One Microphone = Artistic Sound?
I really dig this sound if your in the mood for a artsy single microphone drum sound. Some would just pass this technique off as a lo-fi sound that isn’t to be taken seriously, but I’d like to vouch that this is so much more than that. This single microphone drum sound is a really colored and artistic take on drum tones.
If you were an artist who drew graphite drawings, would it matter if it looked like it was a drawing? Or do you think that drawings should look photo-realistic? With this method of recording, we are taking things away from the “real to life” mentality, and artistically adding in our own interpretation of what the drums “sound like”.
- At 22:34 I commented that the RE20 in “Violent Red” was being shielded from the guitar cabinet form the top tom. In the Session video you can see that there is no top tom. -Oops!
- I had mentioned that in “Violent Red” the vocal was recorded with a R88. It was really a Beyerdynamic M88.
Positioning is Key in a Single Microphone Drum Sound
When you only have a single microphone for your drum sound, the placement of this microphone is really important. You’ll need to listen to how the microphone is collecting the sound and how it will react to compression, EQ and how well it will blend with other tracks your planing to add.
In the video you can hear each of the three positions. They each have unique qualities but none of them are terrible. In fact, one engineer may prefer the “at the hoop” position (the 3rd position we listened to), but others would insist that another one was better.
Personally, I’ve always been surprised at how much attack of the kick drum seams to get lost in the mix…I’m always wanting more. As a drummer, having a lot of attack doesn’t always sound natural and if I were to solo the kick drum I would always think “that’s way too much attack…I gotta EQ some of that out”. However, when I blending the drums in with the rest of the track, that attack seamed to always blend in and aid in the audibility of the kick drum.
This experience is my reason for choosing the “at the badge” or “at the lug” position. (Side note: It sucks though, because “at the hoop” is almost my favorite when soloed, but I know that if there is lots of other tracks in the mix it won’t hold up like the others do.)
Listen to the Sound of Whole Kit
It’s not just a matter of the kick and snare drum, but you’re capturing the whole drum kit with this technique. One difference is that the hi hats will be super quiet, which, for a first time is a problem. Most of the time in a recording session, the engineer has to beg the drummer “please don’t slam your hi hats”. They are always loud, and I have a collection of thin hi hats at my own studio just for this reason. My thick hi hats are only for live playing, and with this technique, they would also work well.
You’ll notice that the tonalities of the ride cymbal (often positioned right above where our mono microphone would go) will change as you move the microphone around. You may want to try laying a blanket over the bass drum if you find the tonalities of the ride to be too weird. There’s a lot of sound coming off the bottom of the cymbal at a slight angle (cymbals have a null at 90 degrees) so the sound will be radiating downward and out. This makes sense why our 3rd example, “at the hoop” had the strangest sound in the ride cymbal. It was the most forward of any position, and it was starting to come into the path of the sound radiation down from that cymbal. The sound bouncing around from the shiny surface of the kick drum added some phasing of this sound as well. In the video, the ride cymbal has a whistle like tone (while at the “hoop” position).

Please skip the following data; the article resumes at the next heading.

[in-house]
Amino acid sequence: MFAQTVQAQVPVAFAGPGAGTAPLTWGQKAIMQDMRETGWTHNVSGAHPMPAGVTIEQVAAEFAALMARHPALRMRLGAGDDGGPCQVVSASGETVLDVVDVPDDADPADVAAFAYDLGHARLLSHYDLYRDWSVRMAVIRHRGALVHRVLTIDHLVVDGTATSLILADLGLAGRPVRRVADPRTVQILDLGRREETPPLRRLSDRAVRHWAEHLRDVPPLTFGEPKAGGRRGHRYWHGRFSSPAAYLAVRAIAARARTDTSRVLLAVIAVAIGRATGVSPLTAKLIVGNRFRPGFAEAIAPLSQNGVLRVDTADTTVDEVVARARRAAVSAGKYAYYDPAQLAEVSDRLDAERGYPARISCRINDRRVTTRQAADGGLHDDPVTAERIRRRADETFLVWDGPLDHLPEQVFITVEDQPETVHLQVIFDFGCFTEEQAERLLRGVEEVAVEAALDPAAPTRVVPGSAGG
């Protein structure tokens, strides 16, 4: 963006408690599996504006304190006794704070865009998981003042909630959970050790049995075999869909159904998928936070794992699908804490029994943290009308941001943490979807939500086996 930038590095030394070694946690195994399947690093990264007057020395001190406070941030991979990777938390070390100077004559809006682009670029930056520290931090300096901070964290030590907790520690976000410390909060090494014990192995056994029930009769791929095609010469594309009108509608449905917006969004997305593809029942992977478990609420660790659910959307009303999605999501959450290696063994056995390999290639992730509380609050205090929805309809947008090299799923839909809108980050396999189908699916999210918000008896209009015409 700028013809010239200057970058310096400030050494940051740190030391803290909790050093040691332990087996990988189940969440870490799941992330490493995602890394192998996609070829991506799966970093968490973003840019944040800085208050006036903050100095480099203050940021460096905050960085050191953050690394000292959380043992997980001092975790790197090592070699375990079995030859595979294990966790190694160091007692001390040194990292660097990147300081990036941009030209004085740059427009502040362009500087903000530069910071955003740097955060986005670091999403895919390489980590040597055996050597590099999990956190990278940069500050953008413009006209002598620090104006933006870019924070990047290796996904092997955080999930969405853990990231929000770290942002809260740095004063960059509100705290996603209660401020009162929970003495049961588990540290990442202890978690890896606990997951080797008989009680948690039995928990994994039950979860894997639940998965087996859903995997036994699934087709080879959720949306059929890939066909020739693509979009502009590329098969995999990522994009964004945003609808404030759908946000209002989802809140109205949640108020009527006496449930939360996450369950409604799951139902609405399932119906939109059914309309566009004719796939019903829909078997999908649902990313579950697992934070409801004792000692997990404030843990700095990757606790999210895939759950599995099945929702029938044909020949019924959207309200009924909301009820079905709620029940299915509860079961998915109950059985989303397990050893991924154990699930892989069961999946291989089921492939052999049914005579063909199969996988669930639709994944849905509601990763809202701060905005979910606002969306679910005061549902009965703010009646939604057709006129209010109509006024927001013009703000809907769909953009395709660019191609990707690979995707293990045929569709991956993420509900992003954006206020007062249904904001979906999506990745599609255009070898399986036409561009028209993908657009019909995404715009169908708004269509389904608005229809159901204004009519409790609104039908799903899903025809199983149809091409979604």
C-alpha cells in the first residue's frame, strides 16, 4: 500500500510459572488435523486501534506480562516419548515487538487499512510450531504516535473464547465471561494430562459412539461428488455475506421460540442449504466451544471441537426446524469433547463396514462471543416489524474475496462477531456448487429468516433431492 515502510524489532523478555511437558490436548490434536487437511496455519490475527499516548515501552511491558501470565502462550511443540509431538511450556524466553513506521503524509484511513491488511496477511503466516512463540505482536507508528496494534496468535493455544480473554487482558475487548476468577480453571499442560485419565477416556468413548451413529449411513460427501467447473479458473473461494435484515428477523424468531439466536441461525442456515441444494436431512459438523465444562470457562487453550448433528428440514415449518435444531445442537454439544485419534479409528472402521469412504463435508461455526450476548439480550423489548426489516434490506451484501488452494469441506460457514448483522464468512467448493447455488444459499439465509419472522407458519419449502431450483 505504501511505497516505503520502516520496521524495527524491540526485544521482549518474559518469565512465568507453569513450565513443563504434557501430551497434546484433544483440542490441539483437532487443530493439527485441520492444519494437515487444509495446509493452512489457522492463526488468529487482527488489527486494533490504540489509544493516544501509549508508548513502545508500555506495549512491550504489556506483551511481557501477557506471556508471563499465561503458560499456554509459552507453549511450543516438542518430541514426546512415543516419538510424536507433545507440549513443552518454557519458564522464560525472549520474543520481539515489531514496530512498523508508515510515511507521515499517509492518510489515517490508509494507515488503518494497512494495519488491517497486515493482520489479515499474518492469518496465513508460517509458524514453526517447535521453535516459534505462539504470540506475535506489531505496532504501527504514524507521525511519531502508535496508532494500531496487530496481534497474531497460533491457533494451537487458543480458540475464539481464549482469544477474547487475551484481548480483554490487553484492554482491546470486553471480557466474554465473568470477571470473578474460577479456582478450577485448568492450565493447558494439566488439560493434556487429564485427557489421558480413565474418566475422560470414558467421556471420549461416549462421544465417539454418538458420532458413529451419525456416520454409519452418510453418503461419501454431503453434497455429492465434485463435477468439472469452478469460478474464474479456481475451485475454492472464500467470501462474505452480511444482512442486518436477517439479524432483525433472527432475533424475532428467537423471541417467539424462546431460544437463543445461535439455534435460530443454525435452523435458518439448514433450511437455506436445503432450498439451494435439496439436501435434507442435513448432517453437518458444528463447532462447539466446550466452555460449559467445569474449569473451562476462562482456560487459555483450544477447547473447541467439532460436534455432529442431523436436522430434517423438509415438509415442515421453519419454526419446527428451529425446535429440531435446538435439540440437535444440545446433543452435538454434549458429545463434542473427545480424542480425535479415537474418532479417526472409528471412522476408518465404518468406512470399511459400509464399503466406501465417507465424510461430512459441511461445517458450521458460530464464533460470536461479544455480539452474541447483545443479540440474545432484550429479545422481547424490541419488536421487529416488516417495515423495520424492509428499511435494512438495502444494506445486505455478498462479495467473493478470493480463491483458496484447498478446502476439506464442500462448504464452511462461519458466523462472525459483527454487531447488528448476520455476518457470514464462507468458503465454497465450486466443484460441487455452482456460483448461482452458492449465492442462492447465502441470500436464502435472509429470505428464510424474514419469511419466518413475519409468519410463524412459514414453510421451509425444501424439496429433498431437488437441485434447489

The toms are hit and miss. You will find that you’ll get a lot of the first tom, but the floor tom is not as loud. I’ve tried moving the microphone down the shell and closer to the floor tom, but eventually because of the curvature of the bass drum, you will loose sight of the snare drum. In the examples in the video, you can hear that the hi tom has a nice attack to it, but the low tom is in the distance.
So with this, I’d put the weakness of our single microphone drum sound to be the floor tom and hi hat. Next would be a very loud ride cymbal, but this can be easily cured (if your on good terms with the drummer) by moving the ride cymbal up a a few inches. The drummer will want to angle the cymbal to accommodate the raise in height, and this will shoot more cymbal sound downward. You’ll just have to play it by ear.
A Single Microphone Drum Sound is Great for Tone Shaping
With a conventional method of recording drums, engineers will often use certain parts of each microphone to make a complete picture. So they may use an RE20 for the high end of the kick drum, but pair it with a Yamaha Sub Kick. This leaves the engineer with the task of combining all the microphones and they are on the spot to make sure they are in phase. It’s really hard to correct for phase during the mixing process.
In the single microphone drum sound, you have what the microphone gives you. It’s completely in tact. This means that it can take a lot of abuse in a compressor or EQ, and it’ll also translate better to the outside world.
Phasing is really noticed when you can compare one sound to another, but with a single microphone, there’s nothing to compare it to…and there won’t be. So you can really jack up the EQ and the phasing that it introduces is much more forgiving.
Sure, maybe you disagree with me, but keep in mind that I’m usually the guy who says, “Don’t mess with my tone, put that EQ away”. In the video I used what I call “aggressive compression and EQ” which I’m sure to some, isn’t very aggressive at all. My point still rings true: Sounds captured with one microphone can take more abuse and stay more intact.